On Tuesday (26th April), both the Lords and the Commons debated the Nationality and Borders Bill in a rapid-fire exchange of parliamentary ping-pong. The Lords voted on eight amendments to the Bill, passing three and adding to the string of defeats to the Bill in the Lords in past weeks.
The Lords voted to:
- Give asylum seekers the right to work after six months
- Undermine Clause 11 which cements the ‘two-tier system’ into law by adding clarifiers as to what counts as an ‘irregular’ route to and arrival in the UK.
- Demand that the Nationality and Borders Bill complies with the 1951 Refugee Convention and norms of international refugee law (the UNHCR’s assessment of the bill can be read here)
An amendment to introduce checks to prevent the transfer of people seeking asylum to Rwanda or any other country where their human rights may be at risk was voted down by a narrow margin of 221:216. This paves the way for the home secretary’s plans to relocate asylum seekers to Rwanda – a key aspect of the Nationality and Borders Bill which has caused those working in the immigration sector, including civil servants working in the Home Office, to balk.
Later in the evening, the Commons voted on the three Lords amendments, rejecting them and reinstating the original bill. The bill will return to the Lords this evening and, if they vote to pass amendments once again, may even ping-pong back to the Commons, all before parliament is prorogued.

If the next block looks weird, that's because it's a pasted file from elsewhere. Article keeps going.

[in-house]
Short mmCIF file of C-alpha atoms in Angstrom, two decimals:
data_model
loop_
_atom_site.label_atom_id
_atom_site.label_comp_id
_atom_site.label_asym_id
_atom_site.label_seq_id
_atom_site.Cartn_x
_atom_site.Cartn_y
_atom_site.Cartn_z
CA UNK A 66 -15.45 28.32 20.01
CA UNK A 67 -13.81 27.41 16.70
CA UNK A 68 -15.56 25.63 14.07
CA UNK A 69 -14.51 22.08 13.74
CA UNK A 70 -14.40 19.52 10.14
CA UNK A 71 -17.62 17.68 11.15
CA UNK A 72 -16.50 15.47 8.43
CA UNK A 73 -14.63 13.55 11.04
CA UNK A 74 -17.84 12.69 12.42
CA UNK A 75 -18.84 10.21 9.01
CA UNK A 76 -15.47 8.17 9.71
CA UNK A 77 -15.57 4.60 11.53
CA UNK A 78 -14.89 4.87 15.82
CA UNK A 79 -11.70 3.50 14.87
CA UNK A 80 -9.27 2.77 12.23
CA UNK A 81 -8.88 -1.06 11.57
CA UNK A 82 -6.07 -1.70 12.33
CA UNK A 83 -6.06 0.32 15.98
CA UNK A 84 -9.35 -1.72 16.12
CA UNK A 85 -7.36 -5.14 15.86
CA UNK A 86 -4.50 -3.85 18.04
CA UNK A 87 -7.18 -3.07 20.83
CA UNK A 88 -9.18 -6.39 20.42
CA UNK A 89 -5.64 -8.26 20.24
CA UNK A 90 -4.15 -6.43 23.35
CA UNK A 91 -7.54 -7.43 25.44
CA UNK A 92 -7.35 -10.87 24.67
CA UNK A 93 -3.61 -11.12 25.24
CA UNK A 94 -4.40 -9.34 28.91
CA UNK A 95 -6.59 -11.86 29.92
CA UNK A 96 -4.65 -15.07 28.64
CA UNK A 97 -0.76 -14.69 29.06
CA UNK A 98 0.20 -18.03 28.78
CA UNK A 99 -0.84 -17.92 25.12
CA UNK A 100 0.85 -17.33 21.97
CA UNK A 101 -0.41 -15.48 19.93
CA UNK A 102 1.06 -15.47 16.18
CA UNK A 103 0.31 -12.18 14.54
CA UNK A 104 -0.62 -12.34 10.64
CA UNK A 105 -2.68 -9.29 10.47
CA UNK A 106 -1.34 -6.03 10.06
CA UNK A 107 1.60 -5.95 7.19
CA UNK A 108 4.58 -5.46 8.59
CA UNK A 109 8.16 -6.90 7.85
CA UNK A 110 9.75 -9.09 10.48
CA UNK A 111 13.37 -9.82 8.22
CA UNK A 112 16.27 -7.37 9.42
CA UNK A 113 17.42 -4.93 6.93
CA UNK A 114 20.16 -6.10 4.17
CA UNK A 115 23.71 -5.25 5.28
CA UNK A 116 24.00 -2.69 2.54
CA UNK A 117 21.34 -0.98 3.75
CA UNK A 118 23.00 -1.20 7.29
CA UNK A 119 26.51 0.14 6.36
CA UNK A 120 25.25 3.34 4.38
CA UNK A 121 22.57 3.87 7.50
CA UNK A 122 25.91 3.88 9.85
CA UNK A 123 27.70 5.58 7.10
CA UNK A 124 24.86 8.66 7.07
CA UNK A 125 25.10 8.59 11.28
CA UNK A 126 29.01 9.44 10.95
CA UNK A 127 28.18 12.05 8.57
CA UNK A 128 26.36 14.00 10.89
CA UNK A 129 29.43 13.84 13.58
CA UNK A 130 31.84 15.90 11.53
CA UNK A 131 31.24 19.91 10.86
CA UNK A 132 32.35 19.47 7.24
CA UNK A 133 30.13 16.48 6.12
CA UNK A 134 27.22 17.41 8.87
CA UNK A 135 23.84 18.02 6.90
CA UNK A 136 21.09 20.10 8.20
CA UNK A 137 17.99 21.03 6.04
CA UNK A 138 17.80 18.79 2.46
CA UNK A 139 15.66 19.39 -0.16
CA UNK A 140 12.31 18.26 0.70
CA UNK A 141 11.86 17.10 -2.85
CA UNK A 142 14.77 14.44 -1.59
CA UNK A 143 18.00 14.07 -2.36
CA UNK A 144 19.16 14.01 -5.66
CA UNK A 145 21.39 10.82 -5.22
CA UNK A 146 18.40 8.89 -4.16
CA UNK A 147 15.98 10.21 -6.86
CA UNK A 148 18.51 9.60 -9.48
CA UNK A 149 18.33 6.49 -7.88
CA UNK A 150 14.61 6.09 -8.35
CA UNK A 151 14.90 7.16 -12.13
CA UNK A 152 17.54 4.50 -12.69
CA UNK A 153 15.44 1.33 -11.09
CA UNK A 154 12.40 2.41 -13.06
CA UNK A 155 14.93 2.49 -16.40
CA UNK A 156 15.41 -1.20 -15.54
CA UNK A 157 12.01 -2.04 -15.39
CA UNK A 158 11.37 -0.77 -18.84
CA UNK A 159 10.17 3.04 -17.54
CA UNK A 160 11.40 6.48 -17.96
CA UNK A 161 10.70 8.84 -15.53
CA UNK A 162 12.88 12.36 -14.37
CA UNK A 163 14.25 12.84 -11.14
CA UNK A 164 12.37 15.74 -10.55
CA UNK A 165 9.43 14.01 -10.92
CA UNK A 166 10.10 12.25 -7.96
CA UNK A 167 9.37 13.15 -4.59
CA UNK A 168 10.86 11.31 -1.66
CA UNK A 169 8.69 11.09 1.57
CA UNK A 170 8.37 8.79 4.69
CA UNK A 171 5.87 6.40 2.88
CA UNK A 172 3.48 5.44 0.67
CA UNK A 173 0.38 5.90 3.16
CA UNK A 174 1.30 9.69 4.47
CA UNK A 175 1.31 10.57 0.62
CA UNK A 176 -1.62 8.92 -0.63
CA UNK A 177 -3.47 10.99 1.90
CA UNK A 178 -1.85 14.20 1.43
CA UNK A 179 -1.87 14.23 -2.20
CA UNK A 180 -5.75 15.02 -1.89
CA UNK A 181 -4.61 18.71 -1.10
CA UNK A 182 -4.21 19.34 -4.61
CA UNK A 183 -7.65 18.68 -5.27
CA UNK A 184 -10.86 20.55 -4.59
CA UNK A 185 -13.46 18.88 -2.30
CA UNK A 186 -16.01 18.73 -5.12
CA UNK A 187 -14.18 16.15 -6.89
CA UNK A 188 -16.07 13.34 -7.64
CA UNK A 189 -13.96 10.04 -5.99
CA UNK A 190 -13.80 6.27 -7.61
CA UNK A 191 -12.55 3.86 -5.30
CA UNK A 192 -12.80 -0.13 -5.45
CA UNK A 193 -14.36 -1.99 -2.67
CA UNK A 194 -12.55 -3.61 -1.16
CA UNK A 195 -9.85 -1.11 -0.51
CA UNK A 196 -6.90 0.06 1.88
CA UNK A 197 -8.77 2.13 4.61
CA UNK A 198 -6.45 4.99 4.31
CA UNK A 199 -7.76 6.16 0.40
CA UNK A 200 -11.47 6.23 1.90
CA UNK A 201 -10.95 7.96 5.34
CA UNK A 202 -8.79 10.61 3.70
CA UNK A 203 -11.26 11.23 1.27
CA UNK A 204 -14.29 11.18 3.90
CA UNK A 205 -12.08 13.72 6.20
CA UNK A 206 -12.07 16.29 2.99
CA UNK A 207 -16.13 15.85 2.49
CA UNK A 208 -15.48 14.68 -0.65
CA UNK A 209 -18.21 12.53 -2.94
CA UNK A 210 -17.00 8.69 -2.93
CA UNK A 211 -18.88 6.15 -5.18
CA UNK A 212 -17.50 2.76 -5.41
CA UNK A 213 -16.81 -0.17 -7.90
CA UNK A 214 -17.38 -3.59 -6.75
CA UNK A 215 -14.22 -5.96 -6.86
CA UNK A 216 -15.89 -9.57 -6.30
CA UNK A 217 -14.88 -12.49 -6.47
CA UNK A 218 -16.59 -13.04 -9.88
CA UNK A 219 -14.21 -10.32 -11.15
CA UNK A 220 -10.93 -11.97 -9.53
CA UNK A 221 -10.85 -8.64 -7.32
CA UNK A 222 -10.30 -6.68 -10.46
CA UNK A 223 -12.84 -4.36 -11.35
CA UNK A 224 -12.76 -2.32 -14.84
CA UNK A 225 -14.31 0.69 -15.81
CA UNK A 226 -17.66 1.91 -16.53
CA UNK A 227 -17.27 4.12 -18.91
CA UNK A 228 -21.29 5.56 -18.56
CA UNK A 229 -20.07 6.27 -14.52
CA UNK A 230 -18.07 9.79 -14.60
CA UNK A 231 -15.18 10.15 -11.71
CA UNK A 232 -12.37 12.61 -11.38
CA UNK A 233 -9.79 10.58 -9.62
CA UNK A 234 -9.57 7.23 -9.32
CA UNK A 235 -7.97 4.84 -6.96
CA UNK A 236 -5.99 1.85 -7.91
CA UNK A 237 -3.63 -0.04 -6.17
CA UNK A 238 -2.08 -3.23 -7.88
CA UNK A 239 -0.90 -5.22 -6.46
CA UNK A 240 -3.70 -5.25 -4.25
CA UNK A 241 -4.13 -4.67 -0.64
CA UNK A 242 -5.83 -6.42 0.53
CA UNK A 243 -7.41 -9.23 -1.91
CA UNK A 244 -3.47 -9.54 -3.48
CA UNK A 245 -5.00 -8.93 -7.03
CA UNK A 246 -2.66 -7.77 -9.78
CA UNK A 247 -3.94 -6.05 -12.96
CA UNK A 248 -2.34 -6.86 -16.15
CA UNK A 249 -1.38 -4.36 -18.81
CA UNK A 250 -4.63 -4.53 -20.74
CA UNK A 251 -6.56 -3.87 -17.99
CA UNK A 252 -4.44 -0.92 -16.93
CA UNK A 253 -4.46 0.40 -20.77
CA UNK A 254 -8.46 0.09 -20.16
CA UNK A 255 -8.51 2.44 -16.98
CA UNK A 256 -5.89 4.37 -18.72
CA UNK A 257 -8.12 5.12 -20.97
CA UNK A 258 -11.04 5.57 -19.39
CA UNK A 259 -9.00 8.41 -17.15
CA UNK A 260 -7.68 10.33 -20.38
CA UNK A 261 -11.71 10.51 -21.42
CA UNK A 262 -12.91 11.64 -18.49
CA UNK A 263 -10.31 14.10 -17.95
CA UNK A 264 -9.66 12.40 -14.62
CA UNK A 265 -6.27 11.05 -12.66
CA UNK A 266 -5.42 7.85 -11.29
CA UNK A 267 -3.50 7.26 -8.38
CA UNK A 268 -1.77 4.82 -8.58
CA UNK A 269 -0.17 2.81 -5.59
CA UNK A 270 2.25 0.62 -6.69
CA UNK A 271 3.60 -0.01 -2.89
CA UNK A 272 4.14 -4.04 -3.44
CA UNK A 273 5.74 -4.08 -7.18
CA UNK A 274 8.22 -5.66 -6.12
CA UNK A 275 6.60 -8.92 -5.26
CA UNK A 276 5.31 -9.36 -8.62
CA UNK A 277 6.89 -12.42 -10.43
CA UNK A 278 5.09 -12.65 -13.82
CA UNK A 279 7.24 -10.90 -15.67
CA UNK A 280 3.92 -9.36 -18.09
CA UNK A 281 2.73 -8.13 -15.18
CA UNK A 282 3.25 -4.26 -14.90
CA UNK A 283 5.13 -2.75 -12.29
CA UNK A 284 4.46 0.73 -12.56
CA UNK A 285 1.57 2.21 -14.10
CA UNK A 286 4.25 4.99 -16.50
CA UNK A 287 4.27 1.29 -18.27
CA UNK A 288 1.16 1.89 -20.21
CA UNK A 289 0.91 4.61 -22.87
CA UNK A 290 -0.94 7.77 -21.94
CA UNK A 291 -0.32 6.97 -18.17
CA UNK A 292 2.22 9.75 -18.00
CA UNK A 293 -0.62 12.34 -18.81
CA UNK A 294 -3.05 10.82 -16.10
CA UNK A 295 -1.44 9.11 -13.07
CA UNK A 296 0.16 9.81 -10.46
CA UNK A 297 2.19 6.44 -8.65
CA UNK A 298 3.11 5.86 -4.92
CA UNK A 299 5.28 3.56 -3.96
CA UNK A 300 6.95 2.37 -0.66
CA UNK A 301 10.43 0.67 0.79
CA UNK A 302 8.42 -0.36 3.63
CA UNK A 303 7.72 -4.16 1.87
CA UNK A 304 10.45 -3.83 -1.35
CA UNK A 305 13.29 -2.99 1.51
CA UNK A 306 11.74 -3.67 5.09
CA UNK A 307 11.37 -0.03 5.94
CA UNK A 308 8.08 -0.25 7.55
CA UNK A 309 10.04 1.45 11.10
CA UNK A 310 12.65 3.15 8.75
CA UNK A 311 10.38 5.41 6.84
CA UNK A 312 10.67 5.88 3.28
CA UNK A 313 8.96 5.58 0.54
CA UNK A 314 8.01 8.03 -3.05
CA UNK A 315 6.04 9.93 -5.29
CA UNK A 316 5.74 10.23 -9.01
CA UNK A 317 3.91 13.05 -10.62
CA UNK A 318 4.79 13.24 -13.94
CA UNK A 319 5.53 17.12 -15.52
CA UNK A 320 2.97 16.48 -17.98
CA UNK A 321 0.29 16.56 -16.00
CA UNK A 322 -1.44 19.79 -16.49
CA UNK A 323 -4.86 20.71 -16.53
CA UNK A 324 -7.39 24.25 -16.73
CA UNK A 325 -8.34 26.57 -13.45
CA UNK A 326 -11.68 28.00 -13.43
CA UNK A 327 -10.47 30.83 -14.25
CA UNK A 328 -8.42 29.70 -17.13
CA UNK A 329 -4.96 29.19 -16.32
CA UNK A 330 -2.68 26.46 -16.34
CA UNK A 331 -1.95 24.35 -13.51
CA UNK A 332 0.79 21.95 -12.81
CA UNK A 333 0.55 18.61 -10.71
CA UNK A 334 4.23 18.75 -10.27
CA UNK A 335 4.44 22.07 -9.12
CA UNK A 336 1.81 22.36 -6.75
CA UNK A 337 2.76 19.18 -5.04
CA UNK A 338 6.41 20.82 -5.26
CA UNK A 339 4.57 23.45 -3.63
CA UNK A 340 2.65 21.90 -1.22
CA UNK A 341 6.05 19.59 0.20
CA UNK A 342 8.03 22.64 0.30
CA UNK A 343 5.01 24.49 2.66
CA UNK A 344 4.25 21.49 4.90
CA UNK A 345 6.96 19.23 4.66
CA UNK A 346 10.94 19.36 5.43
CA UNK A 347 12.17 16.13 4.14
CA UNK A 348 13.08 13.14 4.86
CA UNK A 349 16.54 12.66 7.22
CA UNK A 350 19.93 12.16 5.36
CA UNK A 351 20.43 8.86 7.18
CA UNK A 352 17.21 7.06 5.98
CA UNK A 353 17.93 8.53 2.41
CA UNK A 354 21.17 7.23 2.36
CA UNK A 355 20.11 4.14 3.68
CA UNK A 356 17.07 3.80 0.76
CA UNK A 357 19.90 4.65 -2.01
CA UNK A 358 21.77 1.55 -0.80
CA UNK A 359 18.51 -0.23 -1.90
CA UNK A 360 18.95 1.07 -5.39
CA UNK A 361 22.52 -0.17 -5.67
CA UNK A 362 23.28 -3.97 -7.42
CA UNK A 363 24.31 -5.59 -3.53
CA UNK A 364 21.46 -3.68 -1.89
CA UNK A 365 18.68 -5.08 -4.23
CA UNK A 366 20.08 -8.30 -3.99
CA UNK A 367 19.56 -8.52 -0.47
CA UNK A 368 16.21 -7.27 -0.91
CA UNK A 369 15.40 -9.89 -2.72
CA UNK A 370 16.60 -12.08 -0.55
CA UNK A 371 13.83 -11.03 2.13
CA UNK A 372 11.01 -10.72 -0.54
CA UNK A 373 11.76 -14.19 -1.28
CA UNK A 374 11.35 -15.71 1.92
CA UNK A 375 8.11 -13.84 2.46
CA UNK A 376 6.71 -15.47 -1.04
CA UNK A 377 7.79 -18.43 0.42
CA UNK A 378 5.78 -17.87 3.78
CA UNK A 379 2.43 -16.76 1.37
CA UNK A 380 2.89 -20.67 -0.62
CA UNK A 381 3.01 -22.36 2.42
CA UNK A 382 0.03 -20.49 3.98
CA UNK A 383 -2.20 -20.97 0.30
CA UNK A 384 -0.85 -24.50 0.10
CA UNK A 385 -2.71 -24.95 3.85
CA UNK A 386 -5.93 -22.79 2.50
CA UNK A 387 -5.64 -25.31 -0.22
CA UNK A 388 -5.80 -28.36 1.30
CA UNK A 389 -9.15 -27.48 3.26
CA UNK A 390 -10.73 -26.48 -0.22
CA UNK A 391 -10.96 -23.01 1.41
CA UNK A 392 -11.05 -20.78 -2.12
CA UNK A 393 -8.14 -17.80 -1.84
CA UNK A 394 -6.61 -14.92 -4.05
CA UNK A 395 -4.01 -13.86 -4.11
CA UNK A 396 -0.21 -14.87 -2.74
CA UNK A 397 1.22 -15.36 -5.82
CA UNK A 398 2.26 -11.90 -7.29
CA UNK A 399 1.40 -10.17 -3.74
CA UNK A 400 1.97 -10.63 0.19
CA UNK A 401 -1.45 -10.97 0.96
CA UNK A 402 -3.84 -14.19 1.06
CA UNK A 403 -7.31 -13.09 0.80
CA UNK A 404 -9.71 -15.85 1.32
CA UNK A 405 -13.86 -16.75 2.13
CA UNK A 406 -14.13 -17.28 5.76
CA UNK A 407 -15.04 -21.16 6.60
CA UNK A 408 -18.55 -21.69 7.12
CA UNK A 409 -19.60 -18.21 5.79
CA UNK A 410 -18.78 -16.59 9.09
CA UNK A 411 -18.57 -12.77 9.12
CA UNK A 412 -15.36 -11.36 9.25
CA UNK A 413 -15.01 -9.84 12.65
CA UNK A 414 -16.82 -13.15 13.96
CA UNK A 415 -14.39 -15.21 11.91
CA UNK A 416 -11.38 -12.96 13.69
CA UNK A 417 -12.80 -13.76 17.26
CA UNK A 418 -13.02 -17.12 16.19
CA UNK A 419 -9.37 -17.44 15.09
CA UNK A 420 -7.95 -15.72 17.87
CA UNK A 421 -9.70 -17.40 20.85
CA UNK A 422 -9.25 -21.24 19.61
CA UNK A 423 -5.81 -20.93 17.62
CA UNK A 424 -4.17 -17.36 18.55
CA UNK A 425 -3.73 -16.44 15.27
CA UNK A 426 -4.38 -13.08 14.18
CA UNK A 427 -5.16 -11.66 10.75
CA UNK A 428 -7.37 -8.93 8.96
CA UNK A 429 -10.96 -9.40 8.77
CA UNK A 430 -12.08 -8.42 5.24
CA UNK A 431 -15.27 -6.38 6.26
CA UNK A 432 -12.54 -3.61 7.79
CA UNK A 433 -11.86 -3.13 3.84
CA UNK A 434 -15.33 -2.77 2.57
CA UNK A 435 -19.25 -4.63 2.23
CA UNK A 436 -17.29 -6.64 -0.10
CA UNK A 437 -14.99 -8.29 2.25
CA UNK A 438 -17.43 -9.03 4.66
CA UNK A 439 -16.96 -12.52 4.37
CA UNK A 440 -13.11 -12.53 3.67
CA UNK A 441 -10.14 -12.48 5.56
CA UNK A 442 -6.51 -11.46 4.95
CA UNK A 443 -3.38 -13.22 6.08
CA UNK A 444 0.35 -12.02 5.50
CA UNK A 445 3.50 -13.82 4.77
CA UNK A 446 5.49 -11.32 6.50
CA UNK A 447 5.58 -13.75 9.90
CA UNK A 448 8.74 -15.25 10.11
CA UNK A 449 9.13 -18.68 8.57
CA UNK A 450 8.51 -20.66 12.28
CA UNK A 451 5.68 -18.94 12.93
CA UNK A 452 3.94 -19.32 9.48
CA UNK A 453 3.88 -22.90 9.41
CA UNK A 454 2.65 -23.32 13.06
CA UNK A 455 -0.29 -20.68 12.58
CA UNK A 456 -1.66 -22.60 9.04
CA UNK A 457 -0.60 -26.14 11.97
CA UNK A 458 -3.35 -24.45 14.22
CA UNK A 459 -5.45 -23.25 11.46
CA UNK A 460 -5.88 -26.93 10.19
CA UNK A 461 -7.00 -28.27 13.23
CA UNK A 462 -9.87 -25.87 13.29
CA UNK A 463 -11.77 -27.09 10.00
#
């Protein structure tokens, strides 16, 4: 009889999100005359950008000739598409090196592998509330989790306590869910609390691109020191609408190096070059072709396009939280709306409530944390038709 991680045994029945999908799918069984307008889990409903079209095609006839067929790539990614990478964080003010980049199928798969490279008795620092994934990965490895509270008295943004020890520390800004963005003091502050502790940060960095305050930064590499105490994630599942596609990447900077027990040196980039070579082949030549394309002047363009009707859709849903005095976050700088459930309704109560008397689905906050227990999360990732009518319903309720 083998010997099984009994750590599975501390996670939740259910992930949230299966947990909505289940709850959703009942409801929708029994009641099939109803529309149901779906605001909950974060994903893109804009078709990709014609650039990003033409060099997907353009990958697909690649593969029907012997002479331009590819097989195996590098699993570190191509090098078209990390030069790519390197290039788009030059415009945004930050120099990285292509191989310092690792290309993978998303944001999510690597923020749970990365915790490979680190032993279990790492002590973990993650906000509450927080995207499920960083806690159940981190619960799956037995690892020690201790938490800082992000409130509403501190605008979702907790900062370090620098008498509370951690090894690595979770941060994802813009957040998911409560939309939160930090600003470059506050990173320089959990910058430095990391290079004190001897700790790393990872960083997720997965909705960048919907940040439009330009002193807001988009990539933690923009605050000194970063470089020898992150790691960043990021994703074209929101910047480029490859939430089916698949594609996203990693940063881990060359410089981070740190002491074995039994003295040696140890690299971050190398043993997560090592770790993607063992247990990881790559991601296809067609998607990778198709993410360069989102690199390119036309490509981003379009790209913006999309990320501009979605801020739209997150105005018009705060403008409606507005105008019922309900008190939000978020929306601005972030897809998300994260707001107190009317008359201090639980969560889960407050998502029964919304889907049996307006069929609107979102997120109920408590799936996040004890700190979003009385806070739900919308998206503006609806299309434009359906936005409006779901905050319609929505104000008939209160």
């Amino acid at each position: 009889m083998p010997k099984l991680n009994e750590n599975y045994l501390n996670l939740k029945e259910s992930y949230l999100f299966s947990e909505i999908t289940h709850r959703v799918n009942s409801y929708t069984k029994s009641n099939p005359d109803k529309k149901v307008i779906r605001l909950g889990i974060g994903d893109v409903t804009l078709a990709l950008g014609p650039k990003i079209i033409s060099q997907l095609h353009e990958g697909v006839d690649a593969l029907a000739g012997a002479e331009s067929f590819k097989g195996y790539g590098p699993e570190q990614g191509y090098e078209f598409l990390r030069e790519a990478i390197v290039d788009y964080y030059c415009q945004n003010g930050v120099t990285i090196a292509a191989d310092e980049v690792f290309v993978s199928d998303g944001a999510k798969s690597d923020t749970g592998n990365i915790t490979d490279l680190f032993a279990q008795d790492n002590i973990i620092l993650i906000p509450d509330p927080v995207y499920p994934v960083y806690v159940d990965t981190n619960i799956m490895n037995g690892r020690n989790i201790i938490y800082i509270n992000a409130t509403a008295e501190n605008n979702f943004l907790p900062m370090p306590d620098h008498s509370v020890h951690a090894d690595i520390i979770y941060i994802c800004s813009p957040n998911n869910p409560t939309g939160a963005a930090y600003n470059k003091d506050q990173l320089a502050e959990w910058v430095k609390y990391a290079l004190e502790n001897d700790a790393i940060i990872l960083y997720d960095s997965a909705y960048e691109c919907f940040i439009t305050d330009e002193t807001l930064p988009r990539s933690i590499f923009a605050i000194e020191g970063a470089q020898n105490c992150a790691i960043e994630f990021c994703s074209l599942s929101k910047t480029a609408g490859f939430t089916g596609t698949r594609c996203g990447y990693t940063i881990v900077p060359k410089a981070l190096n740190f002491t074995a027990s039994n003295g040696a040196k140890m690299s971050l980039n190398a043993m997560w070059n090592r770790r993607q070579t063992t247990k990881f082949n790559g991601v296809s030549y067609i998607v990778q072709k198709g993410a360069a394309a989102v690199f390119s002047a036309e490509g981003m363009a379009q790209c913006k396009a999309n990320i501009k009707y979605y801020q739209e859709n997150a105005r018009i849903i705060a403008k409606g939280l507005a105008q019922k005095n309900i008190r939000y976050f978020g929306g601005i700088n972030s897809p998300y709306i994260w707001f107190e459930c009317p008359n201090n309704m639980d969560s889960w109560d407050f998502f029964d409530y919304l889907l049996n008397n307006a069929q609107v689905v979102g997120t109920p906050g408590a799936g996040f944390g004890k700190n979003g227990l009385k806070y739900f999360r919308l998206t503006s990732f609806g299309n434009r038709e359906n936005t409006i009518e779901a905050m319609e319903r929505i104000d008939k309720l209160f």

The government continues to push forward with the Nationality and Borders bill, ignoring the clear and well-reasoned national and international political and public opposition. Last Wednesday (20th), refugees, activists, civil society members (including members of Asylum Welcome) and celebrities boarded a boat on the Thames to protest the progress of the Bill, calling for the government to “protect not punish refugees”.
Given the small margins in the votes at the Lords on Tuesday, it may be that this will be the final time the Nationality and Borders Bill returns to the Lords. Unfortunately, we may see it become law very, very soon.
By Tiger Hills, Advocacy Volunteer